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Fake News

This is a tricky subject. If you want to review it yourself before diving into lesson plans, here are some great articles wherein experts review best practices to avoid being duped:
An article from on Medium

This article from the New York Times Learning Network for approaching this subject with students!
Project Look Sharp prepared these basic questions for students embarking on the path to becoming expert fact-checkers:
Who made this?
Who is the target audience?
Who paid for this? Or, who gets paid if you click on this?
Who might benefit or be harmed by this message?
What is left out of this message that might be important?
Is this credible (and what makes you think that)?


Common Sense Media has a great 6th-grade lesson on and an 8th-grade lesson plans on for authenticity and one on .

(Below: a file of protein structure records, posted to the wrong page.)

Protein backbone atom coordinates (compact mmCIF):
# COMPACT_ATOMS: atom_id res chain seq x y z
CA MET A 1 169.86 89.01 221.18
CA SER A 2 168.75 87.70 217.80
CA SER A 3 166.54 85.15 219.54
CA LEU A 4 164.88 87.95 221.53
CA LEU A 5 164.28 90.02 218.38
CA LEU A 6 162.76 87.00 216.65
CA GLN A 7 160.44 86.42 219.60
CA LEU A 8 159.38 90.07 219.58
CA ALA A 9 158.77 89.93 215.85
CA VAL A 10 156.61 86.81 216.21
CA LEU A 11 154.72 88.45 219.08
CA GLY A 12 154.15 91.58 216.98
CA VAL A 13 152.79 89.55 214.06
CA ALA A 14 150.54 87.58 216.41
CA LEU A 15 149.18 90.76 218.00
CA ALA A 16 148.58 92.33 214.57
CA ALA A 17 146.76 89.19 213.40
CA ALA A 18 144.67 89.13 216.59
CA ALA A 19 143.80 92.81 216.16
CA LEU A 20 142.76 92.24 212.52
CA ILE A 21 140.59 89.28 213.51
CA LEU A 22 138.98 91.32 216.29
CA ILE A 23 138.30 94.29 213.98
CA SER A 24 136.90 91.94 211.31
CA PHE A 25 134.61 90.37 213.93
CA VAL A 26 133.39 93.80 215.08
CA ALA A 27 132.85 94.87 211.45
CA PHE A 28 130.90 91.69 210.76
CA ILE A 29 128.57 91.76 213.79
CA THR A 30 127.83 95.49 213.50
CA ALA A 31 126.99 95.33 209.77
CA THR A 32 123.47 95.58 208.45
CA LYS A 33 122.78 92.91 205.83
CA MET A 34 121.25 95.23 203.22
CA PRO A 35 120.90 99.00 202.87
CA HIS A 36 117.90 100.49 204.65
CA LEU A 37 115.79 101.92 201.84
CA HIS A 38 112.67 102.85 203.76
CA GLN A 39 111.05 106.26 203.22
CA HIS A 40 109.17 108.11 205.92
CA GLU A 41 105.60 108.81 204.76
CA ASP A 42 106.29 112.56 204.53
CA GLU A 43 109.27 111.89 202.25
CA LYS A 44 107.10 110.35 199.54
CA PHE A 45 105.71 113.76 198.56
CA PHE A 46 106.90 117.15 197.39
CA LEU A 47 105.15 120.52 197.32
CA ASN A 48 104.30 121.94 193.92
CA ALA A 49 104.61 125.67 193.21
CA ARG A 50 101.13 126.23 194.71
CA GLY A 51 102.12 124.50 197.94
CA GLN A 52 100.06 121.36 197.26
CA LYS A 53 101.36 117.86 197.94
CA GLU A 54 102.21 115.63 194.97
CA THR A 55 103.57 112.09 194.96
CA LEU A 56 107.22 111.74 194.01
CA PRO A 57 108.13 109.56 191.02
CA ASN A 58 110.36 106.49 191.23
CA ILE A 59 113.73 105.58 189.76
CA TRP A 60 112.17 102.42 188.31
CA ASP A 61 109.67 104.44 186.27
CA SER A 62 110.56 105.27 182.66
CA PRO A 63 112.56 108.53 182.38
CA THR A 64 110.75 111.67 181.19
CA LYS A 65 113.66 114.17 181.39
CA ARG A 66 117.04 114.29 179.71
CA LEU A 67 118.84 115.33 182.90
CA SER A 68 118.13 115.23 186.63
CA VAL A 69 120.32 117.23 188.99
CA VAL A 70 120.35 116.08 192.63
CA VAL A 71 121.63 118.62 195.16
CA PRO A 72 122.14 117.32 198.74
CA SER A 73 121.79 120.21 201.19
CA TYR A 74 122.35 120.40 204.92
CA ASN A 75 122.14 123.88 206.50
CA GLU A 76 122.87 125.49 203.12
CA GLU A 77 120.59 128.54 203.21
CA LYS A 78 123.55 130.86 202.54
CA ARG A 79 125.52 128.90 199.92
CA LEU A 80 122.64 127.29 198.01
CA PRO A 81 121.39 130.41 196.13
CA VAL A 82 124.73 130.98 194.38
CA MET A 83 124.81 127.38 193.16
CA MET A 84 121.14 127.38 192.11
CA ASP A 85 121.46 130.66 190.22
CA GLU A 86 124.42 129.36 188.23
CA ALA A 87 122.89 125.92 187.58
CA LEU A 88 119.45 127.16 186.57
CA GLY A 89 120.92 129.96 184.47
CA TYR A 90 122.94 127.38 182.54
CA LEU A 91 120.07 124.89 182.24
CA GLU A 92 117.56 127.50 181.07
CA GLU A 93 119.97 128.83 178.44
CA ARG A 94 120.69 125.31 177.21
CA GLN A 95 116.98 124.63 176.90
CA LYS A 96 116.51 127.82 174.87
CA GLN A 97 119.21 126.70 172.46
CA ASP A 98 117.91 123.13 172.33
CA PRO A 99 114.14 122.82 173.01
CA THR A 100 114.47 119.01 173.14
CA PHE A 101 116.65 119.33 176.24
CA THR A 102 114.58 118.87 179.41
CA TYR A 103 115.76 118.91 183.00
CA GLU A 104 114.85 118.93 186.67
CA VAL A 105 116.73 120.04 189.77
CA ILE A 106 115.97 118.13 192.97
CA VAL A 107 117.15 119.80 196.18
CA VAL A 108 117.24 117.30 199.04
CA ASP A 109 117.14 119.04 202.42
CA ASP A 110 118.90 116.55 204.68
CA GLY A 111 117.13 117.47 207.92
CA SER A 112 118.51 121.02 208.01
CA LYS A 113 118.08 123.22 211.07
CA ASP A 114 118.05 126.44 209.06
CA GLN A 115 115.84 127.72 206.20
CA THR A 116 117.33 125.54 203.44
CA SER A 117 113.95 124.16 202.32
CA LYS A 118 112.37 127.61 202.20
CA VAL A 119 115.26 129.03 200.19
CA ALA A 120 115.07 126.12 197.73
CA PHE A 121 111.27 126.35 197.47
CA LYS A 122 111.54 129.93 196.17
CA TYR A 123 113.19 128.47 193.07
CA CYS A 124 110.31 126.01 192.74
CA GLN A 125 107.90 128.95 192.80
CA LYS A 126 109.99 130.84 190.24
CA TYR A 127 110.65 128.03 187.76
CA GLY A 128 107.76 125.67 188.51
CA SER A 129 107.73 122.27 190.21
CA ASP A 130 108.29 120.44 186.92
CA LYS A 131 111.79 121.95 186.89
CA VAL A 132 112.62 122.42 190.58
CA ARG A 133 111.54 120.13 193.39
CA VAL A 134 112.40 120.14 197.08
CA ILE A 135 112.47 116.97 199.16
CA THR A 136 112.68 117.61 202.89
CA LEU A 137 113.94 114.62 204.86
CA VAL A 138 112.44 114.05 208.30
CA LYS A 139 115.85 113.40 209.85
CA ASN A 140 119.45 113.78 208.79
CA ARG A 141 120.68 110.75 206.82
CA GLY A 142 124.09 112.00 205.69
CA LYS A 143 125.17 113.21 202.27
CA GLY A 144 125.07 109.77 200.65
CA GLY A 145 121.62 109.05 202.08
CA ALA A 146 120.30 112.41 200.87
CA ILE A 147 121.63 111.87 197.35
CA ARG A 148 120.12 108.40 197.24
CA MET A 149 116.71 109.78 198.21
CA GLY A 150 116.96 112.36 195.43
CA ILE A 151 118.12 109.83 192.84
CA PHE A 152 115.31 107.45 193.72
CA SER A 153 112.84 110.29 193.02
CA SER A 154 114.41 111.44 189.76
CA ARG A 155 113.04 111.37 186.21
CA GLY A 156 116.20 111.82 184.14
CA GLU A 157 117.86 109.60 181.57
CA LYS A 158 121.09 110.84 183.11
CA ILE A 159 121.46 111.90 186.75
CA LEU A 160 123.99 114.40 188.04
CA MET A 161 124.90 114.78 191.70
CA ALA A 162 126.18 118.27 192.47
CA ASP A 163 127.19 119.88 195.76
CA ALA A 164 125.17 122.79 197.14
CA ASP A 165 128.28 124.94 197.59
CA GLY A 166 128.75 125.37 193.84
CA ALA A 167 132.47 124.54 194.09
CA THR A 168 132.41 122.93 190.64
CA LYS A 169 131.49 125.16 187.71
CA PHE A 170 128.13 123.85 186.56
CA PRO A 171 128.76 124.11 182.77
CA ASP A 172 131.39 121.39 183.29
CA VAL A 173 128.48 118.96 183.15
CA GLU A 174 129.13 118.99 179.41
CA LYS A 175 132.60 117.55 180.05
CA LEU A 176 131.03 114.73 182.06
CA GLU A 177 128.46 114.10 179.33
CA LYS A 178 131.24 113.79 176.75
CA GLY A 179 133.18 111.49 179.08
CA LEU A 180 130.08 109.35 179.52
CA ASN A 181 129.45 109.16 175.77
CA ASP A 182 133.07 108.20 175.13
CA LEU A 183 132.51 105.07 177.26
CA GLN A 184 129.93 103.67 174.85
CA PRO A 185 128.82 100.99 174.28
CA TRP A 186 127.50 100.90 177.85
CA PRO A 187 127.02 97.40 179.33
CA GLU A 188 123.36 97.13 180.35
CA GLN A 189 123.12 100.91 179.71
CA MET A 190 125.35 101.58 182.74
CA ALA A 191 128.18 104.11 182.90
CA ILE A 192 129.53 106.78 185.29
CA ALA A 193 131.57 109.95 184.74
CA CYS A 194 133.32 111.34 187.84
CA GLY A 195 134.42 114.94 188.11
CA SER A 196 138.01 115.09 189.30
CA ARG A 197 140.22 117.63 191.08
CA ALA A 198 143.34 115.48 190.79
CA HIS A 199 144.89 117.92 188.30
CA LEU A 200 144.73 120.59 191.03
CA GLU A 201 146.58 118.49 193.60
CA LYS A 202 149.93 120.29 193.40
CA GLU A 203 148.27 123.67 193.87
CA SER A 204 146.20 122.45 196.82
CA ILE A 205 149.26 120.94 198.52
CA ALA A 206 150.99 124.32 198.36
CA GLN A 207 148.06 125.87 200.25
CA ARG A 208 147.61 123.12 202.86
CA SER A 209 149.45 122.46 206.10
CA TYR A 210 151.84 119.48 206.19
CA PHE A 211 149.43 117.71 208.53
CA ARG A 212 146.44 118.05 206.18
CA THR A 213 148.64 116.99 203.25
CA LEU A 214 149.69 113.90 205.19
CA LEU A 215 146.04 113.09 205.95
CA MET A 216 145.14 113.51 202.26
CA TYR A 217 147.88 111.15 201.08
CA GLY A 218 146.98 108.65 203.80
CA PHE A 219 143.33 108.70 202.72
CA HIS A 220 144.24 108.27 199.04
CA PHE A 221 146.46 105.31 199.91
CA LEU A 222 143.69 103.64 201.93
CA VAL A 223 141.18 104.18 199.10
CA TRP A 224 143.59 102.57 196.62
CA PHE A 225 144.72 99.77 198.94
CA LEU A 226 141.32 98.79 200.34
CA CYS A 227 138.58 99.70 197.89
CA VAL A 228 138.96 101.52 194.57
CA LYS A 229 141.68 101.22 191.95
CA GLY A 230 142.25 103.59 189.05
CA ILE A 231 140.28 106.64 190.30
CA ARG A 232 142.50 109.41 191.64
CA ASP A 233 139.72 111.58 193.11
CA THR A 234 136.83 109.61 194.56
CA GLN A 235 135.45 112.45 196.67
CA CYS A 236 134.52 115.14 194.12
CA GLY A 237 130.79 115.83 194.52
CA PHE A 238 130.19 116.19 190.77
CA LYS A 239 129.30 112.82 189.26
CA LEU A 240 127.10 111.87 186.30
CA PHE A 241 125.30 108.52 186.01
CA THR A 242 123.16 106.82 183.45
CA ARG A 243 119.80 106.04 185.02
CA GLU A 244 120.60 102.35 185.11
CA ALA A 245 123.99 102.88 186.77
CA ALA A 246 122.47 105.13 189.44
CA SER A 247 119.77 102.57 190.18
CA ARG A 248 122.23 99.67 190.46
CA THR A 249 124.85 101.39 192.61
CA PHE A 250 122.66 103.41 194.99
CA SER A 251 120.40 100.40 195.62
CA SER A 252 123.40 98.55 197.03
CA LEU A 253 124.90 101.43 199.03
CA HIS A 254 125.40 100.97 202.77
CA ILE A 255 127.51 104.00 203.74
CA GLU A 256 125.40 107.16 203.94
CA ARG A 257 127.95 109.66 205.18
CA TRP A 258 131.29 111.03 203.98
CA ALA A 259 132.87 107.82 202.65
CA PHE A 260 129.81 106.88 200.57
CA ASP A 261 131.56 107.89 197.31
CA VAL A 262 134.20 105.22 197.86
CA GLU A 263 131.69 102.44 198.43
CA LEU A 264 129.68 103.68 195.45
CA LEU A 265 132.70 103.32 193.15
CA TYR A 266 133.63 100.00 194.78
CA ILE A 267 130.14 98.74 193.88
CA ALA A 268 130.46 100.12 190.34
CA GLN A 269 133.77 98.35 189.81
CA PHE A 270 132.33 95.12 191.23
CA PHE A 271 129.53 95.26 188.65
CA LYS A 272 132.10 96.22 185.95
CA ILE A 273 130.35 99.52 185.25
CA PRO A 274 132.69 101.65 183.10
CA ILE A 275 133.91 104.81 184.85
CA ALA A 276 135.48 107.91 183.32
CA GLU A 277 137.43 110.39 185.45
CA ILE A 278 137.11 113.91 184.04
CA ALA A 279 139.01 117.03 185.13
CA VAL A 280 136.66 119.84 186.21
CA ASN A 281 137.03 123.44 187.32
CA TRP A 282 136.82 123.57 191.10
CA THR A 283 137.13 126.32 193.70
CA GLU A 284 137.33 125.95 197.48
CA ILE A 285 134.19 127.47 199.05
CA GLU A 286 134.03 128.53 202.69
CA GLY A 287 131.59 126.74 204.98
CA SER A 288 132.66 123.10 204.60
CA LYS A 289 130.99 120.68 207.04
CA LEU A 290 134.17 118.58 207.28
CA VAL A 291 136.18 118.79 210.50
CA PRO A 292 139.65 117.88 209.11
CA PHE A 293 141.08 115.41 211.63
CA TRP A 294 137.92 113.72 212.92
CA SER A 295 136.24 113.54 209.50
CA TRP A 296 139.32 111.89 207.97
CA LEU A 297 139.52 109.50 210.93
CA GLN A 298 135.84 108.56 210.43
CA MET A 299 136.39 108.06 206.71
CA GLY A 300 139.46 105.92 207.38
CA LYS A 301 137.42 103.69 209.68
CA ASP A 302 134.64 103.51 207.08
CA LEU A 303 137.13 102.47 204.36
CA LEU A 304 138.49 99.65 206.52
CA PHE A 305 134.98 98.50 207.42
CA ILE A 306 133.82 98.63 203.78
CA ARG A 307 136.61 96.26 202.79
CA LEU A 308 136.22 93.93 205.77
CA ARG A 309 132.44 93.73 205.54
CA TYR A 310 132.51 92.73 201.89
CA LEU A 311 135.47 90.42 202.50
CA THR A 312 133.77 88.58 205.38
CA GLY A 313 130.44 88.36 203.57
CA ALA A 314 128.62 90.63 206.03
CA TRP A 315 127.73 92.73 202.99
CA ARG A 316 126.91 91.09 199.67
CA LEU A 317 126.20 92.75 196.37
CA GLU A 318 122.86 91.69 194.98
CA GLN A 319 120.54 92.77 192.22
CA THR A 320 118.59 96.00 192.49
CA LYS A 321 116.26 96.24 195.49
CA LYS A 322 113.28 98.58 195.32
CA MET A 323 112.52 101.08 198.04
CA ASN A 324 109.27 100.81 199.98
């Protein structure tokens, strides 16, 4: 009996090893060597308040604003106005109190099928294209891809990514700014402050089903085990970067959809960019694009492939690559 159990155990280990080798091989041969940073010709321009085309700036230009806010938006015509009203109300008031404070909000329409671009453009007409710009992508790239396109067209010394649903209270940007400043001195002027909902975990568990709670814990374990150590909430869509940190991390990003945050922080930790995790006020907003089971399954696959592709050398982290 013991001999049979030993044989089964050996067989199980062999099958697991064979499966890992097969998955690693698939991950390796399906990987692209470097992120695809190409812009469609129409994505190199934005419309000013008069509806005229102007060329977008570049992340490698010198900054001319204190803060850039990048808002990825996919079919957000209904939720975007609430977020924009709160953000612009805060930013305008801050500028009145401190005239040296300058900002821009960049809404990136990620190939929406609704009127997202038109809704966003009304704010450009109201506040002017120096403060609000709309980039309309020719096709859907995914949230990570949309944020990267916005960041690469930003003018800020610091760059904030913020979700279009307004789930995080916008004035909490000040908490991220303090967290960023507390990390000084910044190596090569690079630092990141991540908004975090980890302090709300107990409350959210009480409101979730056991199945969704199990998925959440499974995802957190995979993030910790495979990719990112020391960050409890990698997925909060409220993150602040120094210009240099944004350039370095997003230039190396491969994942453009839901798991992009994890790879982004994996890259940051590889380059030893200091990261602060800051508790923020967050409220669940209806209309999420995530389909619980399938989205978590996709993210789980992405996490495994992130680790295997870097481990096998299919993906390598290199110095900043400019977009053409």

The Newseum also created some great lesson plans like:

TedED also posted a great article that kids can read about .
A great video from Teaching Tolerance highlighting the importance of being careful what you share:
This TedTalk may also be useful to spark a discussion:
To practice their skills, students can play iCivics . Alternately, they can play a and compare their answers to real journalists!
My favorite quick review game is !
Also, if the conversation goes in the direction of propaganda. is great for kids to explore!
Once your kiddos are experts at spotting fake news, they may enjoy of an Onion editor explaining how he feels about people mixing up their satire for news.

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